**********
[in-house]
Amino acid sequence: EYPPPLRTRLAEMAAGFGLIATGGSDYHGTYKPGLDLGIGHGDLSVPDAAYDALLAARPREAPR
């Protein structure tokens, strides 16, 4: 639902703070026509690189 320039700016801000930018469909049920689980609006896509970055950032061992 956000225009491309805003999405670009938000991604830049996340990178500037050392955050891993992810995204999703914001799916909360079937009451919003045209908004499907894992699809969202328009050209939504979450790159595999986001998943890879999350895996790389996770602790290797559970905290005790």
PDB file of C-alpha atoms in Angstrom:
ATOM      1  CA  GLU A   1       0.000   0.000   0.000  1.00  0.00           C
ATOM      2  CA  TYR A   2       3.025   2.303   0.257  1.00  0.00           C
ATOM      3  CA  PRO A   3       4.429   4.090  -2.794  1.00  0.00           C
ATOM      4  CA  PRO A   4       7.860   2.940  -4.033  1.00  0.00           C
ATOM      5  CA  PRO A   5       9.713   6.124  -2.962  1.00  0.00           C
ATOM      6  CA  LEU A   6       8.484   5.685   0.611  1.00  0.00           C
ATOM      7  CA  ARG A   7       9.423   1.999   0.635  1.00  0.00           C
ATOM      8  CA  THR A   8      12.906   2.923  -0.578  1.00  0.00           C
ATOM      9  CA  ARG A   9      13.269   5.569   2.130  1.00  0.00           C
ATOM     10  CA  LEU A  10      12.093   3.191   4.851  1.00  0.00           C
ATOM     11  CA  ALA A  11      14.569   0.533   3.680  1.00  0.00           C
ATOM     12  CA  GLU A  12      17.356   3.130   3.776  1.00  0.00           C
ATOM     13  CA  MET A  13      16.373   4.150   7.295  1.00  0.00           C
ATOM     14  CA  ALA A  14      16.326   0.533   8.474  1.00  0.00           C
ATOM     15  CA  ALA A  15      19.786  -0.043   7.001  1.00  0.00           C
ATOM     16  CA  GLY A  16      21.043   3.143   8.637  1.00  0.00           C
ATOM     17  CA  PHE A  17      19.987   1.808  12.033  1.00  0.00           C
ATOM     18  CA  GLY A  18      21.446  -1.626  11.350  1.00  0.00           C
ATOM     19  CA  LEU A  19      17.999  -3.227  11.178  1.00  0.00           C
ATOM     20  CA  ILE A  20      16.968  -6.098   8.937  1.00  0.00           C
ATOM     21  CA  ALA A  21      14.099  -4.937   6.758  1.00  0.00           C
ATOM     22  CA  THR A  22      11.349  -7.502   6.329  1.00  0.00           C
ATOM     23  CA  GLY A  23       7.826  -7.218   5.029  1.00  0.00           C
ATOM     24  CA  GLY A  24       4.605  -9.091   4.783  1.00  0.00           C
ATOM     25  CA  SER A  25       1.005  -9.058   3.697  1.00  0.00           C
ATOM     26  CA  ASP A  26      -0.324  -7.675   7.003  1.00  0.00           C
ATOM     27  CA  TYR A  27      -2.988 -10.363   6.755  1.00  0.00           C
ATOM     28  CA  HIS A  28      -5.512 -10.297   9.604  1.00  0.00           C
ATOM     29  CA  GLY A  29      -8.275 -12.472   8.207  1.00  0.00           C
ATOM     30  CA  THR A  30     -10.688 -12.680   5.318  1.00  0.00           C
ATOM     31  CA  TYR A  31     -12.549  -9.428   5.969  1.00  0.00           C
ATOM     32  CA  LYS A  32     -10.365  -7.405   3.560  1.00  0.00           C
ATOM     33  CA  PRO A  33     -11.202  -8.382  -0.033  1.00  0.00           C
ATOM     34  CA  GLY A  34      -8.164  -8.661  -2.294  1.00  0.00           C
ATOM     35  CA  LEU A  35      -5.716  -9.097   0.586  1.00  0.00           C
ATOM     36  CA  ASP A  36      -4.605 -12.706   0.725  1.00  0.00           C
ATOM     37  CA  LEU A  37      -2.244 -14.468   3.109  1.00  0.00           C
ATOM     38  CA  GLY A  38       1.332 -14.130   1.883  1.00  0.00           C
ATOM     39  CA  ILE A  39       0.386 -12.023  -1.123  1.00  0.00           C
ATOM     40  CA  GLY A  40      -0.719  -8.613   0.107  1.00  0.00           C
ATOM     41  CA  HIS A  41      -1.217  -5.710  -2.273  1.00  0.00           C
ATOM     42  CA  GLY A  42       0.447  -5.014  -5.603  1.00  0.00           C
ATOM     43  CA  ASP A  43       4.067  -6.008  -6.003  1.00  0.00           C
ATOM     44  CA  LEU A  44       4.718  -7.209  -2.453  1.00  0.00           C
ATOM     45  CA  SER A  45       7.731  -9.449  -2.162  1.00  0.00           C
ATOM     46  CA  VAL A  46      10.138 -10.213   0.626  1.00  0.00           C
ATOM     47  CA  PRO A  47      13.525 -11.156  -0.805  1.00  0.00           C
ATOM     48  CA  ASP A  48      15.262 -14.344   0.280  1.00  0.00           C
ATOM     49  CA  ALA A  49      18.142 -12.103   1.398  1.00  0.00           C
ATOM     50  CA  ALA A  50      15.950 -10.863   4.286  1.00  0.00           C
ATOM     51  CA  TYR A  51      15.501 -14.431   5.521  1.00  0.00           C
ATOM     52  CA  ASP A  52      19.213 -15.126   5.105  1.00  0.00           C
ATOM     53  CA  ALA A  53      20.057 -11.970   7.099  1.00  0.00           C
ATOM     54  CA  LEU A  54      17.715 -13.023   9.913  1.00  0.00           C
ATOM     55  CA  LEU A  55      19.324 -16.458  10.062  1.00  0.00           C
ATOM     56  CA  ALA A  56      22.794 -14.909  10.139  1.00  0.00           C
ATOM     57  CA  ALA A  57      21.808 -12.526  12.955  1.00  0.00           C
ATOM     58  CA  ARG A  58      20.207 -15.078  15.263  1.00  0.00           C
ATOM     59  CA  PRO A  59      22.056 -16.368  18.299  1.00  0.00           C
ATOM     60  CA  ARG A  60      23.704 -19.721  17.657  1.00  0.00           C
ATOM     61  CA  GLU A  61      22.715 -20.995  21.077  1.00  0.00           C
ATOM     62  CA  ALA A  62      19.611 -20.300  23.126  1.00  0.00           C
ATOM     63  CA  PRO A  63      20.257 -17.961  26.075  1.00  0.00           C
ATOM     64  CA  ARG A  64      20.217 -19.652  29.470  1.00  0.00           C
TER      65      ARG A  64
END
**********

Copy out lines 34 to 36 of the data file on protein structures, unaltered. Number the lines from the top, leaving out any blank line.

ATOM     30  CA  THR A  30     -10.688 -12.680   5.318  1.00  0.00           C
ATOM     31  CA  TYR A  31     -12.549  -9.428   5.969  1.00  0.00           C
ATOM     32  CA  LYS A  32     -10.365  -7.405   3.560  1.00  0.00           C